The Supreme Court on Thursday fast-tracked an appeal by four federal death row inmates challenging Attorney General William Barr’s efforts to resume federal executions.

The high court granted the four inmates’ request for their case to be expedited, three days after Barr scheduled executions for three of the men next month. The Justice Department has until Friday to respond to the inmates’ appeal.

The four plaintiffs — Daniel Lewis Lee, Wesley Purkey, Alfred Bourgeois and Dustin Lee Honken — sued the Trump administration last year after Barr ordered the Bureau of Prisons to resume carrying out death sentences 16 years after the last federal execution. The plaintiffs were among the first batch of executions scheduled to take place starting in December 2019, but a federal judge imposed a temporary moratorium in response to their lawsuit.

The District of Columbia U.S. Circuit Court of Appeals lifted the injunction in April, giving Barr the green light to reschedule the executions of Lee (July 13), Purkey (July 15), Honken (July 17) and Keith Dwayne Nelson (Aug. 28). Bourgeois’ has not been rescheduled.

The plaintiffs appealed the case to the Supreme Court, where it was awaiting litigation when Barr scheduled the executions.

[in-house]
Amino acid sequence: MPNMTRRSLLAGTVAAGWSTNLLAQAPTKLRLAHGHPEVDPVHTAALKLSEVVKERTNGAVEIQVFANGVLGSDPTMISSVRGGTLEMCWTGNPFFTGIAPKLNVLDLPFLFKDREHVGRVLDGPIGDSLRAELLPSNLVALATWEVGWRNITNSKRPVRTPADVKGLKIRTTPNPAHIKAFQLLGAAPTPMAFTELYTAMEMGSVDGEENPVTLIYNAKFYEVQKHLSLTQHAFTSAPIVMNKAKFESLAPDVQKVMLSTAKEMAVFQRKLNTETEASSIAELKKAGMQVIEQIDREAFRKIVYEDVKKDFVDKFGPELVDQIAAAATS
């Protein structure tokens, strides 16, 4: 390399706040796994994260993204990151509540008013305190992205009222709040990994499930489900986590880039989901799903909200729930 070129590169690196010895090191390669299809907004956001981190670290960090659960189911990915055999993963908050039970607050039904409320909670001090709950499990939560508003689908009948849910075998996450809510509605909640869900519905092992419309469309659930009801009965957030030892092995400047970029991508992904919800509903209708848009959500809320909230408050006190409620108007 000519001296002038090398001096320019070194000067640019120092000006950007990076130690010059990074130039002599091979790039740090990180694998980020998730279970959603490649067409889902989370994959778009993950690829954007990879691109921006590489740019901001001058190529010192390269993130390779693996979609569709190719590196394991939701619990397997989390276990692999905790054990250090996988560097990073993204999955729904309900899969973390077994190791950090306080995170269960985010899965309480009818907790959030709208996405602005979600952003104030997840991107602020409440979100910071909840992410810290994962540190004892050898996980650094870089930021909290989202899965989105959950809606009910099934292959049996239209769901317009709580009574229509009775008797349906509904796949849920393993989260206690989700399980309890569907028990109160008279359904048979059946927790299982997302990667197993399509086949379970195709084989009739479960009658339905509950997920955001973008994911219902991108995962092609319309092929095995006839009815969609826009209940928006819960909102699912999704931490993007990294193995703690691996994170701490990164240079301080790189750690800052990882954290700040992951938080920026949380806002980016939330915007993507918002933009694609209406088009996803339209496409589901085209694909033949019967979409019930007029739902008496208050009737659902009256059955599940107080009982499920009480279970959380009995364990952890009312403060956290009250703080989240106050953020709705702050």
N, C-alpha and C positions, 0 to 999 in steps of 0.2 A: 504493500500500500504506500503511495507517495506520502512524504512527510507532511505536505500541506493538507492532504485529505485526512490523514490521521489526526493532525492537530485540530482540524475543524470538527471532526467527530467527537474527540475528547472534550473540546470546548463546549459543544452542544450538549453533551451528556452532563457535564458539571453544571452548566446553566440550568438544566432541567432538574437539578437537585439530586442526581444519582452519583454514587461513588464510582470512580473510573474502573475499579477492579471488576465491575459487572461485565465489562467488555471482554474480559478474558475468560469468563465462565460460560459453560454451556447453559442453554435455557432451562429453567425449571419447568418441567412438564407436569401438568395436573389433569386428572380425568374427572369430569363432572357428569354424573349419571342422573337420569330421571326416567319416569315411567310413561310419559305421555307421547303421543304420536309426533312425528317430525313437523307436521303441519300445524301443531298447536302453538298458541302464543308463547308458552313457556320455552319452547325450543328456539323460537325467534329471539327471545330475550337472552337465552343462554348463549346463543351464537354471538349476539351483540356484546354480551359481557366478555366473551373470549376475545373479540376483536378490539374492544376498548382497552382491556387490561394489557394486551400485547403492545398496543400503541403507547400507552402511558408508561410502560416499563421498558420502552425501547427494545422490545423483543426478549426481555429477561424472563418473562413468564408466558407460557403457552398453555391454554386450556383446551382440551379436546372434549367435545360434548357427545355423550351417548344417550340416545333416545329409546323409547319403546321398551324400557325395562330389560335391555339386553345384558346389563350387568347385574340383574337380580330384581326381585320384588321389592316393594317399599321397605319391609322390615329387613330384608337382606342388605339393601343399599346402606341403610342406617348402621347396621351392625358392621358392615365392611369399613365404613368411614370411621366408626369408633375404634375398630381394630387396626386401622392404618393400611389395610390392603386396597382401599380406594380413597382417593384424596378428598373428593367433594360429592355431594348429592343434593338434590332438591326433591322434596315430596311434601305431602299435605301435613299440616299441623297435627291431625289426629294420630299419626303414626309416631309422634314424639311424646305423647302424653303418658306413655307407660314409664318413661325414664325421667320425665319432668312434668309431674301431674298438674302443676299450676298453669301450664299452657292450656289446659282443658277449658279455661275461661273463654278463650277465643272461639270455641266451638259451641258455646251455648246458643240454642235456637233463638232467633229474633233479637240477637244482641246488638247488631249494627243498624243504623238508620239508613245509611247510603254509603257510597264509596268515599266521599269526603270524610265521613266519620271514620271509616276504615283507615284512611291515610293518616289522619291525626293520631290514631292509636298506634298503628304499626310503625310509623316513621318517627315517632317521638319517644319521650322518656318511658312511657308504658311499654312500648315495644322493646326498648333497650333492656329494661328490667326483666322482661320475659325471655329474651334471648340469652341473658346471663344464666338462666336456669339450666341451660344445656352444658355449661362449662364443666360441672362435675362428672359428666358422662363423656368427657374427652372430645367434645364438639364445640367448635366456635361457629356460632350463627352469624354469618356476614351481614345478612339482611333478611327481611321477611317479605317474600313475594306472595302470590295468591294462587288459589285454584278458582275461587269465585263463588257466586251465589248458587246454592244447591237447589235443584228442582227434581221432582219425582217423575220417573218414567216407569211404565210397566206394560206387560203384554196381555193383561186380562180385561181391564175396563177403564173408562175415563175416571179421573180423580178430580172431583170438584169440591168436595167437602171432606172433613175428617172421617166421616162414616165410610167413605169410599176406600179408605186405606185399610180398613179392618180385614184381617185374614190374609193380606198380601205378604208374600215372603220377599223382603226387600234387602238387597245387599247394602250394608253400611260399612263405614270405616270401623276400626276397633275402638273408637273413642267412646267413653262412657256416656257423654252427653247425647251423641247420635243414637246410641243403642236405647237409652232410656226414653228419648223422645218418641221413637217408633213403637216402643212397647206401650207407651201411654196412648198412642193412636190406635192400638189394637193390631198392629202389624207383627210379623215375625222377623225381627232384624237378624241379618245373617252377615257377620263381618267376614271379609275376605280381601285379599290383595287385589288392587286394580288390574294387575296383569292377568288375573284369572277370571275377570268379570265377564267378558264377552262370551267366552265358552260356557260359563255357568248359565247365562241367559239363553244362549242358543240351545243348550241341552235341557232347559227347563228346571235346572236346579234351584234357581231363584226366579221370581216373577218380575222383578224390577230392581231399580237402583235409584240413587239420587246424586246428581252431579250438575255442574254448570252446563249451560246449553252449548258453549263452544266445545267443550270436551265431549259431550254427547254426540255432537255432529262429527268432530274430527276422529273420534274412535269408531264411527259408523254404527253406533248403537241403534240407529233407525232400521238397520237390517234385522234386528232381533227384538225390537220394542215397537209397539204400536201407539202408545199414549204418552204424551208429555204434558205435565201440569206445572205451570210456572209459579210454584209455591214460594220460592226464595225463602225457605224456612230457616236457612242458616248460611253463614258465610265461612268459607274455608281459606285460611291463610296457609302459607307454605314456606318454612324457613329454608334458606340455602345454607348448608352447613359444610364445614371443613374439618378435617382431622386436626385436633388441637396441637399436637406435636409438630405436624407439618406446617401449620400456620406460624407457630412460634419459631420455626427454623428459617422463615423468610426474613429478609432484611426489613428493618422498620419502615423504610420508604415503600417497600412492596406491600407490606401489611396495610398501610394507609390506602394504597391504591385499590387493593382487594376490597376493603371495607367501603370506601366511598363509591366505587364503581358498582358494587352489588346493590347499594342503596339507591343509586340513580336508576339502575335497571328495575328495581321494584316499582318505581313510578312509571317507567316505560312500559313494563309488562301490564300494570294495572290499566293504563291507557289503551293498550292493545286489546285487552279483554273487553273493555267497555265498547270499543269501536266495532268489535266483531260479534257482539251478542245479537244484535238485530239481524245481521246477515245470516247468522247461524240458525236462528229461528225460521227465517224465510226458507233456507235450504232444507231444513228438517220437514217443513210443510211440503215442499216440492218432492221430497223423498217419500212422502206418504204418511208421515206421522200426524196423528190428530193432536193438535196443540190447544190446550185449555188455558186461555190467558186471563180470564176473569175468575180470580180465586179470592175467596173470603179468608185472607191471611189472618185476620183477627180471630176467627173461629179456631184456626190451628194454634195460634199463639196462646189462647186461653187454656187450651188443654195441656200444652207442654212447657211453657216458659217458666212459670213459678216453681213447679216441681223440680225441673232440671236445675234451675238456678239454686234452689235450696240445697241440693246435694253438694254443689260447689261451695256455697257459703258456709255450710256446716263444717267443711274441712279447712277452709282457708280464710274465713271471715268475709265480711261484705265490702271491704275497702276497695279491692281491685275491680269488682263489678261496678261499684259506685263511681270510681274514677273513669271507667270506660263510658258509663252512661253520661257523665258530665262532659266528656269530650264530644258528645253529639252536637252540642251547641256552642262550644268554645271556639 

At issue in the lawsuit is the Justice Department’s plan to institute a uniform lethal injection protocol rather than follow the individual protocols used by each state, which the law requires. Barr proposed using a single drug, pentobarbital, rather than the common three-drug cocktail used in many state executions.

Under a 1994 statute, all federal executions must be carried out in a “manner prescribed by the law of the state in which the sentence is imposed.” Government attorneys had argued the drugs used in the protocol are irrelevant, since the method of execution — lethal injection — is the same.

Cate Stetson, an attorney for one of the death row inmates who challenged Barr’s plan, told UPI earlier this year the federal government “rushed” its execution protocol in order to carry out death sentences.

“The district court’s injunction was aimed at preventing the government from ‘short-circuiting legitimate judicial process’ and serving the public interest by ‘attempting to ensure that the most serious punishment is imposed lawfully,'” she said.

In 2014, former President Barack Obama ordered then-Attorney General Eric Holder to review the use of the death penalty in the United States, effectively implementing a moratorium on executions.

The last federal execution was that of Gulf War veteran Louis Jones Jr. in March 2003 for the rape and murder of a fellow soldier, Pvt. Tracie McBride in 1995.

Jones admitted kidnapping the young female recruit at Goodfellow Air Force Base in San Angelo, Texas, but his lawyer sought clemency by arguing Jones suffered behavior-altering brain damage from exposure to nerve gas during the Gulf War that gave him uncontrollable, violent urges.

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